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Overview of CPAP therapy

Mō te whakarauoratanga whai hā

CPAP stands for continuous positive airway pressure. It's the most commonly used treatment for obstructive sleep apnoea (OSA).

Normally when you go to sleep, your throat muscles hold your airway open. If you have OSA, your throat muscles relax too much when you're asleep. This causes pauses in your breathing. These breathing pauses can lead to disrupted sleep and reduced oxygen levels.

A CPAP machine blows air through your nose (or nose and mouth) into your throat. The airflow supports your throat muscles and keeps your airway open. This prevents the pauses in your breathing and helps you sleep better.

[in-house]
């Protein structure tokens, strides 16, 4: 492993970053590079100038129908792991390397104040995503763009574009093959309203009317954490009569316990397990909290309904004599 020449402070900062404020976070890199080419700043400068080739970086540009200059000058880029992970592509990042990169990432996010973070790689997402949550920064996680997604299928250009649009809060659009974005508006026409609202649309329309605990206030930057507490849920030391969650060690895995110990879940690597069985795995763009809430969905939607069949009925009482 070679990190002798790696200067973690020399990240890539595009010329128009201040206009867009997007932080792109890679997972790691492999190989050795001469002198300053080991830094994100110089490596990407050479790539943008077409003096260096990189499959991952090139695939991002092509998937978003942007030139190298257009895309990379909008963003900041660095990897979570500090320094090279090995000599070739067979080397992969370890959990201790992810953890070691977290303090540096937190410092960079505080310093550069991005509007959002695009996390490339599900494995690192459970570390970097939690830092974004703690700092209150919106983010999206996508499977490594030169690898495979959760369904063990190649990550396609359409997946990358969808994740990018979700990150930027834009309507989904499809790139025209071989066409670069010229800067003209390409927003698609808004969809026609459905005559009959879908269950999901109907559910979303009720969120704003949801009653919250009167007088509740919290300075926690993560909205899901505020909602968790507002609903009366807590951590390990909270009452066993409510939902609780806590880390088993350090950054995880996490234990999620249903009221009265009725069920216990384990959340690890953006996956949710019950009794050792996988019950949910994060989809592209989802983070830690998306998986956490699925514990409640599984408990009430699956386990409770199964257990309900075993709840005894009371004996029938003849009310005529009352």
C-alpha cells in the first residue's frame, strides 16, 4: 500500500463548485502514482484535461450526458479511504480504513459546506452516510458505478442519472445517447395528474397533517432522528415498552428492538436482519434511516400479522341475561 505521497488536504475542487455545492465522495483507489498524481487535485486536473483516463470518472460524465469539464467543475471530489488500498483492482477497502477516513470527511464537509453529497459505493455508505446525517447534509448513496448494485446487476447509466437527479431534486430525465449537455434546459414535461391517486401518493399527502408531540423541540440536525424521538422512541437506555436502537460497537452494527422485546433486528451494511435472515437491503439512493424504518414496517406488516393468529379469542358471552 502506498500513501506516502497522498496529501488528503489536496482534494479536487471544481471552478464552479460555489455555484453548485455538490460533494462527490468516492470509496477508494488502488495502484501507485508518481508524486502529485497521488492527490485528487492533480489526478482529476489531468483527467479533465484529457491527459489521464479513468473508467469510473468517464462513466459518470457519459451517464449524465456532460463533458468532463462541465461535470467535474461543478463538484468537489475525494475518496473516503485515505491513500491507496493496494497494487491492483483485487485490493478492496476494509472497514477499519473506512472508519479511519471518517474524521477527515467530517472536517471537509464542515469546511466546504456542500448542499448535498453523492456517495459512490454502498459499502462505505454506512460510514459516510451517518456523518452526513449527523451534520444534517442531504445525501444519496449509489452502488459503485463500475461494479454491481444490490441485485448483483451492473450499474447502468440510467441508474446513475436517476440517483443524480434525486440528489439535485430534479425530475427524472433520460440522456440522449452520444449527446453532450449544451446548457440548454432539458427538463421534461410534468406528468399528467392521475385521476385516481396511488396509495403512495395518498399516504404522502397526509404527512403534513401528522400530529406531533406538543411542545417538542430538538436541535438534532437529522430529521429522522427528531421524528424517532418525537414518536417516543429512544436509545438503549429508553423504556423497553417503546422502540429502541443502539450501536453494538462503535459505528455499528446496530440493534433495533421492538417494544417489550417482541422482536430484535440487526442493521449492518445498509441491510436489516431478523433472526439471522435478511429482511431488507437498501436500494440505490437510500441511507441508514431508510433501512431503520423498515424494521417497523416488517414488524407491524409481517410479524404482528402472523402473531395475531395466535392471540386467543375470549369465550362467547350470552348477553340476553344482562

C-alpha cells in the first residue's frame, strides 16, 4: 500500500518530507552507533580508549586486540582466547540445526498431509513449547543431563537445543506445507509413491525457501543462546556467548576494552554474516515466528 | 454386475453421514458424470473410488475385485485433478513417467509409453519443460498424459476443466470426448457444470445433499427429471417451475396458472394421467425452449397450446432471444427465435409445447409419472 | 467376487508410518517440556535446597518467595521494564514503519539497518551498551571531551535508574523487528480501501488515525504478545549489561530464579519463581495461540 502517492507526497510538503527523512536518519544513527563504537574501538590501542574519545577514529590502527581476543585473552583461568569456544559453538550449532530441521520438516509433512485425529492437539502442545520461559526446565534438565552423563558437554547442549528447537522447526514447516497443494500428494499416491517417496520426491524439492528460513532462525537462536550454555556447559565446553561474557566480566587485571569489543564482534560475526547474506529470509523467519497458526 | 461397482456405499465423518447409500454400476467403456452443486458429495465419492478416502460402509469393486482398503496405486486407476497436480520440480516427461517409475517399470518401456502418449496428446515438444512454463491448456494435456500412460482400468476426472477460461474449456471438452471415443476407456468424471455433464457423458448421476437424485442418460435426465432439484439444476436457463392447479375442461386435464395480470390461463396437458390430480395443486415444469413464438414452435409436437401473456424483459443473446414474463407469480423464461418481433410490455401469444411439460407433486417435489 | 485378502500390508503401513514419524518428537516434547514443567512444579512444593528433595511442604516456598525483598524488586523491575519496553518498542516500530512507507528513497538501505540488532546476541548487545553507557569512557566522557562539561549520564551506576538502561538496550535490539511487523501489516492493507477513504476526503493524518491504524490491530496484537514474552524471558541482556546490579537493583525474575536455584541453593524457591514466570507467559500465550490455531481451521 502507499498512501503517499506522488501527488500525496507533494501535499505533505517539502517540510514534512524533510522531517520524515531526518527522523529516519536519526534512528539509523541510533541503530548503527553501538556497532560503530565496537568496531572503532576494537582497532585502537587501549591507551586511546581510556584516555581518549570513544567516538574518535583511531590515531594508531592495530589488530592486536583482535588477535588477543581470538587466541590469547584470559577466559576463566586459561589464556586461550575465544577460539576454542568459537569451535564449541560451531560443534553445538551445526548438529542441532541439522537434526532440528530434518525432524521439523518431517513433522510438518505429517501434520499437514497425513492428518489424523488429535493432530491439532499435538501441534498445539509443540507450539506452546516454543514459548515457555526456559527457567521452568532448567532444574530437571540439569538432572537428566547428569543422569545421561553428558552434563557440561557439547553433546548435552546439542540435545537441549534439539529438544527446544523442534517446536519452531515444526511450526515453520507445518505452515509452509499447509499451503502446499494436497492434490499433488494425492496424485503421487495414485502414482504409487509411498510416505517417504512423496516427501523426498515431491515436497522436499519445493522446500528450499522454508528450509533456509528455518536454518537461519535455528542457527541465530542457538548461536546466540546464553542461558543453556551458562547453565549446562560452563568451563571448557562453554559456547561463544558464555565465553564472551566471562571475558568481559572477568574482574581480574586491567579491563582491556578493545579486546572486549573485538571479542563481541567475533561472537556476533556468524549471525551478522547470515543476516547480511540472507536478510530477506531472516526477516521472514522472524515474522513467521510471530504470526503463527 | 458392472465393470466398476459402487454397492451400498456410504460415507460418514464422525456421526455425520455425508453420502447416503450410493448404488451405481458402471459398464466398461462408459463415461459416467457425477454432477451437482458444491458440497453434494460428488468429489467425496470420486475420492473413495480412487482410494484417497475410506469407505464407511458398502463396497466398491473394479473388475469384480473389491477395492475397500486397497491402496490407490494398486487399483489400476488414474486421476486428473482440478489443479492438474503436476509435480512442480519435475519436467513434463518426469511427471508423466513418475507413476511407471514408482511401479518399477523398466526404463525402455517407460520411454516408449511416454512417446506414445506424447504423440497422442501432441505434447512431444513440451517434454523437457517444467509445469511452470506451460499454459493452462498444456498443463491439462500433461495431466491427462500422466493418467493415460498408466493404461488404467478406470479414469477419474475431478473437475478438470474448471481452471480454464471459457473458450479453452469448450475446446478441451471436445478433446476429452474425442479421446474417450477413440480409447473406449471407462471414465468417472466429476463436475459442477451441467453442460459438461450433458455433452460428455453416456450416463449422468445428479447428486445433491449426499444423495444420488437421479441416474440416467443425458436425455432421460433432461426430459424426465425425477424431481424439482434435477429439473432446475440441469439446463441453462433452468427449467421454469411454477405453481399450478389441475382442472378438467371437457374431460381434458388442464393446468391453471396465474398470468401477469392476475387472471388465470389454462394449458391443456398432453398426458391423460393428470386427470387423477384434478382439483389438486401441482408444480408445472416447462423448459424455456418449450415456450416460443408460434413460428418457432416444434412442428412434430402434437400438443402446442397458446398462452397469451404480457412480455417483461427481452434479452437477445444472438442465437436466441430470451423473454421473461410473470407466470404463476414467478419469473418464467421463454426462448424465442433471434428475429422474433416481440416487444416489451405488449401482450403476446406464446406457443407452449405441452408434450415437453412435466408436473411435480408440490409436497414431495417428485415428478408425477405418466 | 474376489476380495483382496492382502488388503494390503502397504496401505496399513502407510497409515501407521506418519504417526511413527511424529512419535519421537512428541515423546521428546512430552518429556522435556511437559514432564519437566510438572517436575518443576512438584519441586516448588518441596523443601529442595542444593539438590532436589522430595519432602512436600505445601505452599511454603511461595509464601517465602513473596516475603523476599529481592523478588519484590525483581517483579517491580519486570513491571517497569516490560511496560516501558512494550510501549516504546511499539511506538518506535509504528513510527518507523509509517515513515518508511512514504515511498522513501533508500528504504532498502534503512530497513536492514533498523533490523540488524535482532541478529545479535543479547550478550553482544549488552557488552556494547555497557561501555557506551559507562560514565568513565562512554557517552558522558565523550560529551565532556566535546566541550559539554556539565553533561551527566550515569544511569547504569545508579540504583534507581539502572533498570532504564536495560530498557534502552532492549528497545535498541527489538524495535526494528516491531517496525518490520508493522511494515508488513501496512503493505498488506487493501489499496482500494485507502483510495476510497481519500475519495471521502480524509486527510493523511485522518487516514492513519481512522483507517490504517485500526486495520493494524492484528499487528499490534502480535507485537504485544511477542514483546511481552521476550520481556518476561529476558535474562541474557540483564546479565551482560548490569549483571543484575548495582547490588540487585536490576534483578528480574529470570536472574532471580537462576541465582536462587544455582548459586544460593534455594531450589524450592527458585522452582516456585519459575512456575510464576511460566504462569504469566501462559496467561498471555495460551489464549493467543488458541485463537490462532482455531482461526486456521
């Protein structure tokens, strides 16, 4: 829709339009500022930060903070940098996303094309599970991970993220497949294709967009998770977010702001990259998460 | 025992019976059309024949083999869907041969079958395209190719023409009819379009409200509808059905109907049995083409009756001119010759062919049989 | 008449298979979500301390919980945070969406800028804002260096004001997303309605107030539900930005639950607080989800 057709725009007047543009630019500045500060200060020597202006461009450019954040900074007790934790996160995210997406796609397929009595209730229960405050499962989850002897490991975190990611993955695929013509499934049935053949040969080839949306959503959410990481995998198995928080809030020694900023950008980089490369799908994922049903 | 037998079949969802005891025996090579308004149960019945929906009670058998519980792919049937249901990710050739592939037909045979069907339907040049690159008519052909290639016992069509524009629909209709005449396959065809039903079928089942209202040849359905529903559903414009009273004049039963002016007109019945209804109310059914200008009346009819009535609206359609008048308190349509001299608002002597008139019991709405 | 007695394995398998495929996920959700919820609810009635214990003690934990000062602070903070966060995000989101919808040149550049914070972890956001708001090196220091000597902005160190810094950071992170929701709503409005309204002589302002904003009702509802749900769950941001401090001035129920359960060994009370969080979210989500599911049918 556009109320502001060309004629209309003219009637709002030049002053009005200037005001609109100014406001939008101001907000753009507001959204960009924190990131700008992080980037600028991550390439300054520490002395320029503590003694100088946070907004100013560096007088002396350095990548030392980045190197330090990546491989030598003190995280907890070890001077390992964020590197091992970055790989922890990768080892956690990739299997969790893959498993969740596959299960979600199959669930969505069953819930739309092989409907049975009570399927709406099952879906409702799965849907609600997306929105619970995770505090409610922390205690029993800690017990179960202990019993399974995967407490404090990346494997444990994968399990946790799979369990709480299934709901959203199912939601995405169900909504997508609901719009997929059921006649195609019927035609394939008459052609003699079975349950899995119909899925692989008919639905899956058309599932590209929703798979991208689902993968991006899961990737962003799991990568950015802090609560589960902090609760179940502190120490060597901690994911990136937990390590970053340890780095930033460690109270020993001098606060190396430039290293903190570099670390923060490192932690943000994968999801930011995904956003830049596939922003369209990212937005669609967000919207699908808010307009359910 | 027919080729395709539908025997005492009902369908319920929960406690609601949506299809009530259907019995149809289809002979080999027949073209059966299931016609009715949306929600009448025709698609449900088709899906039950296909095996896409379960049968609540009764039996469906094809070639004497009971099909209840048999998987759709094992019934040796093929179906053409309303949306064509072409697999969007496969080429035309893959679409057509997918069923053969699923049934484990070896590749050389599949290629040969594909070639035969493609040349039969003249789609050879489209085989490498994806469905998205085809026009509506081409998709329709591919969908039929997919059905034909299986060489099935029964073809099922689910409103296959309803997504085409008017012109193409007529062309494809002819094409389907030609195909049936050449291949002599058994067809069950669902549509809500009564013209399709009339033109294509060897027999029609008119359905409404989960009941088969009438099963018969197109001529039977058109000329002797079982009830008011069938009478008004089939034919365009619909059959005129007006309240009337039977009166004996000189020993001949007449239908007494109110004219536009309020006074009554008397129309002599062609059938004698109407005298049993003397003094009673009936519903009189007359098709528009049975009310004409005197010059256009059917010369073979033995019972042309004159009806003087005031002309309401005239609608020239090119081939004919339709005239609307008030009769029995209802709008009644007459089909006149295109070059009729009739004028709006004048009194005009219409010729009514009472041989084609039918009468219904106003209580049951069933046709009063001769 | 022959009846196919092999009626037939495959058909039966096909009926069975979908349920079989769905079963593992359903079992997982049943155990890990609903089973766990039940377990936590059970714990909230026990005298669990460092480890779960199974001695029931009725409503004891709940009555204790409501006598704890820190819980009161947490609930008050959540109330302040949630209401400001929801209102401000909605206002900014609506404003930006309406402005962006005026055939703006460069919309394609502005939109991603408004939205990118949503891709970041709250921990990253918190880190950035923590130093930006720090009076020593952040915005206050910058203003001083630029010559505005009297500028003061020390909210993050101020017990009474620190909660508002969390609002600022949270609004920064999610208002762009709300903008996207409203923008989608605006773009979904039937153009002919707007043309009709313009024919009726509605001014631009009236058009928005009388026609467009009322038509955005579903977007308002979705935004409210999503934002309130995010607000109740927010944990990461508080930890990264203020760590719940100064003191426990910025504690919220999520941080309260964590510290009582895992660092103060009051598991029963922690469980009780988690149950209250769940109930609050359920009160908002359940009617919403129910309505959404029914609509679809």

You need to wear a well-fitted mask joined to the machine by a tube when you're sleeping.

The machine is very quiet. Some people also use a humidifier to make the air less dry.

CPAP starts working straight away and also stops snoring.

It's important to use the machine every night. This includes taking it with you if you're sleeping away from home.

You may qualify for publicly funded CPAP therapy. If you do, you'll be offered a CPAP trial through Sleep Health Services at Christchurch Hospital. If you do not meet the criteria, you may wish to seek CPAP therapy through a private provider.

If you're on a benefit or low income, Work and Income may help you pay for CPAP therapy. Talk to your general practice team or sleep assessment provider for more details.

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Written by HealthInfo clinical advisers. Last reviewed October 2022.


Page reference: 374409

Review key: HIOSA-12505